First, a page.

I have to start this off by saying I am really happy to have started this year long challenge with this play in particular, the main reason being I actually enjoyed it. Yes, I am surprised to say that, but so grateful. I really was worried going into this thinking I was going to dislike everyone of his works, but that was not the case. A Midsummer Night’s Dream was actually really enjoyable and has made me more excited about this entire process.

I really liked the drama that was in this play, while it was series it was also kind of comical. It seemed very outlandish and it really dated itself with its treatment of women as property, but I expected that. I really liked the fact that there were some supernatural entities playing games on humans, for better or for worse. It was a very classic example of fae and their involvement with humans, but a bit less dark. I always enjoyed a supernatural spin on this, if you couldn’t tell of my love of paranormal reads and Stephen King.

As for the characters themselves, they were larger than life, but that is pretty typical of a play. I was not a huge fan of Helena if I am honest or Demetrius. Demetrius was very cruel and Helena just acted like an annoying child. On the other hand I really adored Hermia and Lysander, I was rooting for them the entire time. Throughout the story I was writing notes in the margins and a lot of the time I was writing “NO!”. “Are you serious right now?!”, I felt like I was reading a soup opera in a good way.

Overall, I thought this was a very good start, I really enjoyed this play and I am less apprehensive about this entire experiment of sorts. The one main gripe I have with this is what is done to  Demetrius at the end. While I did not like him, I thought of what happened to him was a bit unethical.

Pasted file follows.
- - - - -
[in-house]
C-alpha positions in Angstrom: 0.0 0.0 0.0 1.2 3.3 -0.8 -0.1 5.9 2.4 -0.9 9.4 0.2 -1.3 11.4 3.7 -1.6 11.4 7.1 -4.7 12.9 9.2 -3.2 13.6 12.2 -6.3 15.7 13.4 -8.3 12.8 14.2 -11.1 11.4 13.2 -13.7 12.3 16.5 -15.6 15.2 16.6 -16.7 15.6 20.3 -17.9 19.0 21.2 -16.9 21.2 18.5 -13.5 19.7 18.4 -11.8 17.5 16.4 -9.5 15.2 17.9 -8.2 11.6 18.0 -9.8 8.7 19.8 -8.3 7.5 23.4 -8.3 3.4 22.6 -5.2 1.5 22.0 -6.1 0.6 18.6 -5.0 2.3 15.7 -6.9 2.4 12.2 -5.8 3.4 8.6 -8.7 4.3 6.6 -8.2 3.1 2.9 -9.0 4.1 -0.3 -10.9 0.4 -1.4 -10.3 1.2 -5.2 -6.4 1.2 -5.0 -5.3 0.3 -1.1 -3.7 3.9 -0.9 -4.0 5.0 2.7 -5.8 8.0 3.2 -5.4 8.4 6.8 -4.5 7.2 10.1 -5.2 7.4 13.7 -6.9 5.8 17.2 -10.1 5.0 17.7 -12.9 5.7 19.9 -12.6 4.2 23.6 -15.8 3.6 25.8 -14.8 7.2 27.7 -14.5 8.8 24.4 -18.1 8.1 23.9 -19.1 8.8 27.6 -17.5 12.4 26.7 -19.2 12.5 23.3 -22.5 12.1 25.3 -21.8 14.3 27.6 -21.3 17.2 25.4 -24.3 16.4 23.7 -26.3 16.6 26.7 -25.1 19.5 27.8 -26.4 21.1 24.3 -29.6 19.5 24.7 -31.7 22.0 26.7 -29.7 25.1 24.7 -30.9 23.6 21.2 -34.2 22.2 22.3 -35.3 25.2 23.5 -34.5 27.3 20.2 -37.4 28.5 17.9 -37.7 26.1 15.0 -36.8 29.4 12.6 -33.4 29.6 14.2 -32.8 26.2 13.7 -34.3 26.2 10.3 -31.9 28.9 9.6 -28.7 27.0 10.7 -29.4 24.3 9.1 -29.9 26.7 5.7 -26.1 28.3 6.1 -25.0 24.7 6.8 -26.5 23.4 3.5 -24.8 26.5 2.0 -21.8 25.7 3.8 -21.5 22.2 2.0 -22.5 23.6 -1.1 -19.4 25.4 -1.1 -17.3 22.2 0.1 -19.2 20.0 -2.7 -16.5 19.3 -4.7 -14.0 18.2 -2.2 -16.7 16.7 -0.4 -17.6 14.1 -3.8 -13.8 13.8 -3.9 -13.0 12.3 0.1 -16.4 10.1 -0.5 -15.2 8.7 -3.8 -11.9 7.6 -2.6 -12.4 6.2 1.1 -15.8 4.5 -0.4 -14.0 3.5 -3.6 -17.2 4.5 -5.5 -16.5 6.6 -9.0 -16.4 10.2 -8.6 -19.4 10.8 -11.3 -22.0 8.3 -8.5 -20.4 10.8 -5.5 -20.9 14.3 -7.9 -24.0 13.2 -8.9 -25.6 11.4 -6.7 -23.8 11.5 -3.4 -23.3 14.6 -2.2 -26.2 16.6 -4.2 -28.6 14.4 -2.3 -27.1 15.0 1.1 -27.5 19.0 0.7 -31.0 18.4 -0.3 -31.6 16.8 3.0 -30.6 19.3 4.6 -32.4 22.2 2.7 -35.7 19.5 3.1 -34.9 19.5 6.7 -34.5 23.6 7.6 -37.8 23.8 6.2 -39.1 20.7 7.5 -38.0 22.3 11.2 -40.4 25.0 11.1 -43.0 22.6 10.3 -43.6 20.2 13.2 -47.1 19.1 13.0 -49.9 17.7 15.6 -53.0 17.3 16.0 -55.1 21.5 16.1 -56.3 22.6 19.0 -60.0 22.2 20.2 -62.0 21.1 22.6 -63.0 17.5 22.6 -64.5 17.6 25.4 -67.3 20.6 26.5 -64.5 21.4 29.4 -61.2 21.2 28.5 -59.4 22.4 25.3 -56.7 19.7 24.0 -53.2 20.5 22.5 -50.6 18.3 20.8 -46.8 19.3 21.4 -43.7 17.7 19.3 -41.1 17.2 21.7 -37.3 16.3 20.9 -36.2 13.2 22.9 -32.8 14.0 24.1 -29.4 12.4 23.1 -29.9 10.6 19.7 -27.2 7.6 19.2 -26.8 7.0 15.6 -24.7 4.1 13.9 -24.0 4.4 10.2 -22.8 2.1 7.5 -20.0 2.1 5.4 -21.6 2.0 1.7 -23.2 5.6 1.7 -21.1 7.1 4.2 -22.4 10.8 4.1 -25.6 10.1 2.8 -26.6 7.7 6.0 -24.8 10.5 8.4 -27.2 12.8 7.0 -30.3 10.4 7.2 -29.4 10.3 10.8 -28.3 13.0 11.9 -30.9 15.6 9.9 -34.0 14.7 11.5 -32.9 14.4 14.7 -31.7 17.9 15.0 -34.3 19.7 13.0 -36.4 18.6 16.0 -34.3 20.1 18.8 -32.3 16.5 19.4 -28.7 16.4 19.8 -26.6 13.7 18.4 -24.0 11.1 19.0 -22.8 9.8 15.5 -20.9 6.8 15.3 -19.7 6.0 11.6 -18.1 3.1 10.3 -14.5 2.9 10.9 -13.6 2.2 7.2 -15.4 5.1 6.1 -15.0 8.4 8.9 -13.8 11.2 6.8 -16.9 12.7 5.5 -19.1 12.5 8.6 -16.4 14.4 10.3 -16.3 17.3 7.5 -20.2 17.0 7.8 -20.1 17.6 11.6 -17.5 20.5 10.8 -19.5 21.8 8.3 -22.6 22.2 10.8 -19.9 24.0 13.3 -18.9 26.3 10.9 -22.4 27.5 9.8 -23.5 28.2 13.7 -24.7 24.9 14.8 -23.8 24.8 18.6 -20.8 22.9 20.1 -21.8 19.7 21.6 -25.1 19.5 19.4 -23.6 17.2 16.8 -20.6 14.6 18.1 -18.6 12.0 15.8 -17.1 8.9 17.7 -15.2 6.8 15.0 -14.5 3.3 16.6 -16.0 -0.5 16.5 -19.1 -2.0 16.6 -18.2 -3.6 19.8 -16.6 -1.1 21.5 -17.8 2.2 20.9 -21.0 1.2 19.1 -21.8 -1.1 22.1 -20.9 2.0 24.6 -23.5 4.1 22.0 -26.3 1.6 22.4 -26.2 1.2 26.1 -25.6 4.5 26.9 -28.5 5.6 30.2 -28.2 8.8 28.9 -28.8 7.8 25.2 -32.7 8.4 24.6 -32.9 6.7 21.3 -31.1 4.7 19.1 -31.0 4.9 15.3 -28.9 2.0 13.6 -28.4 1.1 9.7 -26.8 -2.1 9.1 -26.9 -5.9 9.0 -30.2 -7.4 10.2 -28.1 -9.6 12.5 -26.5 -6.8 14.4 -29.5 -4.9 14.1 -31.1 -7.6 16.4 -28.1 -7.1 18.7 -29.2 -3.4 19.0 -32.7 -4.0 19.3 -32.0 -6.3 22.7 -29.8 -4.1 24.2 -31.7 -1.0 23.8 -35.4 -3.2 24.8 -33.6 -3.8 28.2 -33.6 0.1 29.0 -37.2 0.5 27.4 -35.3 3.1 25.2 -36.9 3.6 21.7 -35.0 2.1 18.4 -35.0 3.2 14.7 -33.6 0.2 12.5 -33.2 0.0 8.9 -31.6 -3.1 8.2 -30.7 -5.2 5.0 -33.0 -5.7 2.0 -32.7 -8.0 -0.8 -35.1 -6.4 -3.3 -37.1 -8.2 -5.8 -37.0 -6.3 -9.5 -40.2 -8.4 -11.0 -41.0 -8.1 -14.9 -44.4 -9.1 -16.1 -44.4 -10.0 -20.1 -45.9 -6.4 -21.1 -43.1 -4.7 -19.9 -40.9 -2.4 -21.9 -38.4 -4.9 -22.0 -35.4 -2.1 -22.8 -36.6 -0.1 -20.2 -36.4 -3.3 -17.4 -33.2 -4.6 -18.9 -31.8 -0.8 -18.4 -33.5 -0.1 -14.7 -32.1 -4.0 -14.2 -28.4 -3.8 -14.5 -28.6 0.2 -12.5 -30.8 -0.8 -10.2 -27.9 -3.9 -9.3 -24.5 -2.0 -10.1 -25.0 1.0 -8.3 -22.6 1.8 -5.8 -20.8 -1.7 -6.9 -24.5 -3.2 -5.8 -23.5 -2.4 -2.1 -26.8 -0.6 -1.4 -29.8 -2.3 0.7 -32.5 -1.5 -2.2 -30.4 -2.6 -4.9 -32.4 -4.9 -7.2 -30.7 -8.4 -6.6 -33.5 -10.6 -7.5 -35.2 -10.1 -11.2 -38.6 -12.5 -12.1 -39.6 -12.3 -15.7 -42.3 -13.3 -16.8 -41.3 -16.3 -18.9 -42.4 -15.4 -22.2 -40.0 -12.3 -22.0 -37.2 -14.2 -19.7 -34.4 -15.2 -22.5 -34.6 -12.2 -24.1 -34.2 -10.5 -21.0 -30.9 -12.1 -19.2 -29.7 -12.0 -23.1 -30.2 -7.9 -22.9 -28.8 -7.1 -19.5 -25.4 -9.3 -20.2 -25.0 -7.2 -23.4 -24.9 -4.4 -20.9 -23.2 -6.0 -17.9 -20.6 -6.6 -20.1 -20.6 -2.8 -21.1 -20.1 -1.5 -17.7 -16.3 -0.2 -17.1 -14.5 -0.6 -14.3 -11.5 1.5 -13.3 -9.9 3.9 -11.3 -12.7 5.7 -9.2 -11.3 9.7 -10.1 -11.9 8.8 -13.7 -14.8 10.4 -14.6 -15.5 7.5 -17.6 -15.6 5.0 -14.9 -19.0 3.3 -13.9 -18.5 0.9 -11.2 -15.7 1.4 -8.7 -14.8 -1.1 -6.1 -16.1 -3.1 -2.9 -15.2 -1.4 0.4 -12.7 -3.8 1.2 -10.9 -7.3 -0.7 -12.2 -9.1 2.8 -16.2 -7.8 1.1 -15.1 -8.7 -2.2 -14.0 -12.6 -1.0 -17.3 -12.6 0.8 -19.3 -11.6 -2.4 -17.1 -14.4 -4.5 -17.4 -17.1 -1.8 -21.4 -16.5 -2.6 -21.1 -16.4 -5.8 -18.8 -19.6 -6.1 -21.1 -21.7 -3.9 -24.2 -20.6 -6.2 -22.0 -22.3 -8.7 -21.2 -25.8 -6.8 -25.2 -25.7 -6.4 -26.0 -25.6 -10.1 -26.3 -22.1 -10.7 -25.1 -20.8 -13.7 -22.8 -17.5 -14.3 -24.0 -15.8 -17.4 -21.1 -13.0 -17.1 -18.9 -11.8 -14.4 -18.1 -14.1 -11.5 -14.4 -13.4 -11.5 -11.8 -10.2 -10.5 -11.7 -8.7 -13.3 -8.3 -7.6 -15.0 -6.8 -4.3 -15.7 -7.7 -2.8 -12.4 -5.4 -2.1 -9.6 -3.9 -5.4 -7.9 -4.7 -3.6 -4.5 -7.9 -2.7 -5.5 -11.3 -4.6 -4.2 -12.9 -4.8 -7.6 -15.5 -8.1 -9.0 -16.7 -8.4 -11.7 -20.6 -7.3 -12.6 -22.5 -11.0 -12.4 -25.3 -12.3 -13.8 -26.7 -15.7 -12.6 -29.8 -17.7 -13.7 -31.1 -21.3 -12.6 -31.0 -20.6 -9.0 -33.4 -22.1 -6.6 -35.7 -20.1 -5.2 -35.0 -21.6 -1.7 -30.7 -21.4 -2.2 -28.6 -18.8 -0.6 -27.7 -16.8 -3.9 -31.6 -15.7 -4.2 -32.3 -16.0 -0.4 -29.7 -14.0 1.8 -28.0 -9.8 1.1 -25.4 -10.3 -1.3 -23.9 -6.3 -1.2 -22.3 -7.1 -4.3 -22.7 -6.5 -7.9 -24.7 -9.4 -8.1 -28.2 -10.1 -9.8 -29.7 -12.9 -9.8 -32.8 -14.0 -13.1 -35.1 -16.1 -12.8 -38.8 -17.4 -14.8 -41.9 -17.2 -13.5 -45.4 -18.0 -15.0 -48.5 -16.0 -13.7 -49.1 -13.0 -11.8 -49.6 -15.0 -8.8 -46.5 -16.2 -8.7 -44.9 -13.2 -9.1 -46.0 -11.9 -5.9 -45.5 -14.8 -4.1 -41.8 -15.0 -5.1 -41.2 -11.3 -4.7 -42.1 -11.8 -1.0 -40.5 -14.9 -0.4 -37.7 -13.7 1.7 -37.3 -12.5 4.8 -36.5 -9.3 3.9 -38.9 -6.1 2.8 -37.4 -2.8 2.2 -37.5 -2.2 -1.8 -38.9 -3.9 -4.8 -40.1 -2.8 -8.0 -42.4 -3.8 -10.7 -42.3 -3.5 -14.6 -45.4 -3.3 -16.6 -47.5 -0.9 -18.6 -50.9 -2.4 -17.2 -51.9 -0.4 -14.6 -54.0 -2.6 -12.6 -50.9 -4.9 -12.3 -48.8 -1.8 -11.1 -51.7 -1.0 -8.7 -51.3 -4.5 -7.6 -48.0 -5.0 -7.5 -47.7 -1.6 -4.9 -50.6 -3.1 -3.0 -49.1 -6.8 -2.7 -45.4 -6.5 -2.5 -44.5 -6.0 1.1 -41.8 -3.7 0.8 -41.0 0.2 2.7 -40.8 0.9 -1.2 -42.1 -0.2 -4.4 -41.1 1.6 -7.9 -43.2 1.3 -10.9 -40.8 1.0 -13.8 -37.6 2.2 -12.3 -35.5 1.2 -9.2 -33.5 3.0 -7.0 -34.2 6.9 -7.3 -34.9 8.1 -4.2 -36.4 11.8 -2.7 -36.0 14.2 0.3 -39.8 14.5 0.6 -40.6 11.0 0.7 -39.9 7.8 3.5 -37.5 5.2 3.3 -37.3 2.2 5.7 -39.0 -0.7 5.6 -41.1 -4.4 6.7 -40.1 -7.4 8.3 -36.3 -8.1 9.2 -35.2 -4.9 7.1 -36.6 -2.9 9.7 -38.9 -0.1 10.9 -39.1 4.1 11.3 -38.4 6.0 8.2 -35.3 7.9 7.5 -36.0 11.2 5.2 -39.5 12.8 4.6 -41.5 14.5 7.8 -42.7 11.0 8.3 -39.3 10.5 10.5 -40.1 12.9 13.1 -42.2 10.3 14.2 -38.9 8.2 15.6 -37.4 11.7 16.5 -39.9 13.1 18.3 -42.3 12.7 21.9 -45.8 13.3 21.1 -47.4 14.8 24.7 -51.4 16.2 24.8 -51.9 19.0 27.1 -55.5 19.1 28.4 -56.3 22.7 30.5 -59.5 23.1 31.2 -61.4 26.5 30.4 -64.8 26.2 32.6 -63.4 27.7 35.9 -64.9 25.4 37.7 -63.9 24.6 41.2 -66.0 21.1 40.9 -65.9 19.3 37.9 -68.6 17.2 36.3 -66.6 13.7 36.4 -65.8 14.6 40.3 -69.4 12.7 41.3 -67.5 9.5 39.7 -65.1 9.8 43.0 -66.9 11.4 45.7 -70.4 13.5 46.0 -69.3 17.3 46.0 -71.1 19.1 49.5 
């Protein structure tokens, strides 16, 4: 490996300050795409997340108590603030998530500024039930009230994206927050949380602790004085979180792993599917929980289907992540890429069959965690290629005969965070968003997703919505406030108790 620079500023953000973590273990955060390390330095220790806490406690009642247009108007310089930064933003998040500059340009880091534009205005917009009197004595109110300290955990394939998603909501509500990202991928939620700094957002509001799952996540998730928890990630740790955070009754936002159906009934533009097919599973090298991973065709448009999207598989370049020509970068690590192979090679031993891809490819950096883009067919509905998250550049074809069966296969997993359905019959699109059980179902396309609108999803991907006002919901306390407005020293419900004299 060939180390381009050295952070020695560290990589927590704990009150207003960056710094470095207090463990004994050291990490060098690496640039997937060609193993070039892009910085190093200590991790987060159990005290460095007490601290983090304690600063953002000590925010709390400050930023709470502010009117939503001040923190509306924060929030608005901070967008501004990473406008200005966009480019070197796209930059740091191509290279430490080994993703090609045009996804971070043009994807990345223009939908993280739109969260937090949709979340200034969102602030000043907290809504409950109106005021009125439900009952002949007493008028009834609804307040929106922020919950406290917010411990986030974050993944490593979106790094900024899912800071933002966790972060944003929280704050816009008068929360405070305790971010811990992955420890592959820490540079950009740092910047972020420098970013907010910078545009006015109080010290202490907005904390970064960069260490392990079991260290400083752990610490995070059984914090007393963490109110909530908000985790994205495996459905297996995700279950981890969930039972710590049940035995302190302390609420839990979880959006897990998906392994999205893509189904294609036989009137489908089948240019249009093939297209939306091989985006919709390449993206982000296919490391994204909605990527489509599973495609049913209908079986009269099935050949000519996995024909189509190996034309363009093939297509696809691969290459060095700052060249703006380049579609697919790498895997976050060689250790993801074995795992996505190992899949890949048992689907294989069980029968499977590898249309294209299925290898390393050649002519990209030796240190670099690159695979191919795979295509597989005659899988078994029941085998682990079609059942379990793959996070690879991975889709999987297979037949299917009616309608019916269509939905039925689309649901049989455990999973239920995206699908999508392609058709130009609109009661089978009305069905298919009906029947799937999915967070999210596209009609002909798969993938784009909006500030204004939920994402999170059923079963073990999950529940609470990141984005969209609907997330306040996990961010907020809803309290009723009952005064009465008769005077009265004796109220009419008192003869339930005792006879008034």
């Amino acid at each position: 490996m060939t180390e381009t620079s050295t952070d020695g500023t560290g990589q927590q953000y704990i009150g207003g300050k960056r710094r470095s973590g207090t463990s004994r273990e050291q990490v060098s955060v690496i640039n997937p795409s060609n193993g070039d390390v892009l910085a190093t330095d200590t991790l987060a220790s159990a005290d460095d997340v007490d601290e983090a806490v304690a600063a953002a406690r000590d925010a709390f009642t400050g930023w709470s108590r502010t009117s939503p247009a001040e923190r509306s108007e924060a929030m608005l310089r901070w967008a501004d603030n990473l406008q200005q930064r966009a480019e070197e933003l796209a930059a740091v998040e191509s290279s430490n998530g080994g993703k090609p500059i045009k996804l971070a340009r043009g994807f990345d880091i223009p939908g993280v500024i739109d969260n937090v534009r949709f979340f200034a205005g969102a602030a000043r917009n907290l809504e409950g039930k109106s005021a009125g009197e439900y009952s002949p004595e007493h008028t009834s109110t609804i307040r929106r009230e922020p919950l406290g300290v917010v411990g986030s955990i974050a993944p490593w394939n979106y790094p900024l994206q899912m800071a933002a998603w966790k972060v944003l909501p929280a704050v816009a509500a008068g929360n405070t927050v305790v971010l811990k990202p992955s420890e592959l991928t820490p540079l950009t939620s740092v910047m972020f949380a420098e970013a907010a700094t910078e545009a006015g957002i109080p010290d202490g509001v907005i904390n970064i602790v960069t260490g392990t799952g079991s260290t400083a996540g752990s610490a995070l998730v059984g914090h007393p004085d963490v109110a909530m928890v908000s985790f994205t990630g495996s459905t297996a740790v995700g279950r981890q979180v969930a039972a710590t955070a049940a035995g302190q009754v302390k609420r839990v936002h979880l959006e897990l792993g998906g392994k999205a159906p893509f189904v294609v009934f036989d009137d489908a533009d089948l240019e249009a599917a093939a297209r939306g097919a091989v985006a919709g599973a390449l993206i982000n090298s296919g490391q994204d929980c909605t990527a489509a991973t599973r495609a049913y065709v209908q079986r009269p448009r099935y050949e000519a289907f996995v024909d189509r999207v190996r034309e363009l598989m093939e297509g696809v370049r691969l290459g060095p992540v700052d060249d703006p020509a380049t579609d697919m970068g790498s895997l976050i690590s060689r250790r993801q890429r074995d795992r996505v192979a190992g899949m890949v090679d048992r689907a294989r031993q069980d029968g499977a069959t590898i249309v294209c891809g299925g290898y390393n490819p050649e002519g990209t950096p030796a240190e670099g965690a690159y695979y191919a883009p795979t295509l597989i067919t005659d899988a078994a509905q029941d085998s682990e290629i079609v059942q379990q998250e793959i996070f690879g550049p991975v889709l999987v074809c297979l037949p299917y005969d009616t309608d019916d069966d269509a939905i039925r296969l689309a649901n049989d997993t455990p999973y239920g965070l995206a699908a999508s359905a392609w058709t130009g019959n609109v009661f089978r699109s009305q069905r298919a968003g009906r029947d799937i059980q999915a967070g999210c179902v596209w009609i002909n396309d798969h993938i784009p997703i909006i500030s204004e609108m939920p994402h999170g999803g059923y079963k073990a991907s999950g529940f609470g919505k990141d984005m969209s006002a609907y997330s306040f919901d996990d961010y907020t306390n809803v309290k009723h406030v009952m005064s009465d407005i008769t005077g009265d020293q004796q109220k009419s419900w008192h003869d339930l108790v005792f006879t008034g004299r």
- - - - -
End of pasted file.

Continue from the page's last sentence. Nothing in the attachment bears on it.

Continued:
Next months play is going to be Othello as voted on by my wonderful twitter followers! If you want to join in with me please do by jumping into the conversation here or over on the goodreads group 2020 Shakespeare Challenge.


What did you think of this play?

What play do you think I should add to the poll for March? 

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Book Review | Uncomfortable Labels: My Life as a Gay Autistic Trans Woman by Laura Kate Dale

Book Review.jpg

*Book given by the publisher via netgalley in exchange for an honest review*

Uncomfortable Labels: My Life as a Gay Autistic Trans Woman
Description: 

“So while the assumption when I was born was that I was or would grow up to be a neurotypical heterosexual boy, that whole idea didn’t really pan out long term.”

In this candid, first-of-its-kind memoir, Laura Kate Dale recounts what life is like growing up as a gay trans woman on the autism spectrum. From struggling with sensory processing, managing socially demanding situations and learning social cues and feminine presentation, through to coming out as trans during an autistic meltdown, Laura draws on her personal experiences from life prior to transition and diagnosis, and moving on to the years of self-discovery, to give a unique insight into the nuances of sexuality, gender and autism, and how they intersect.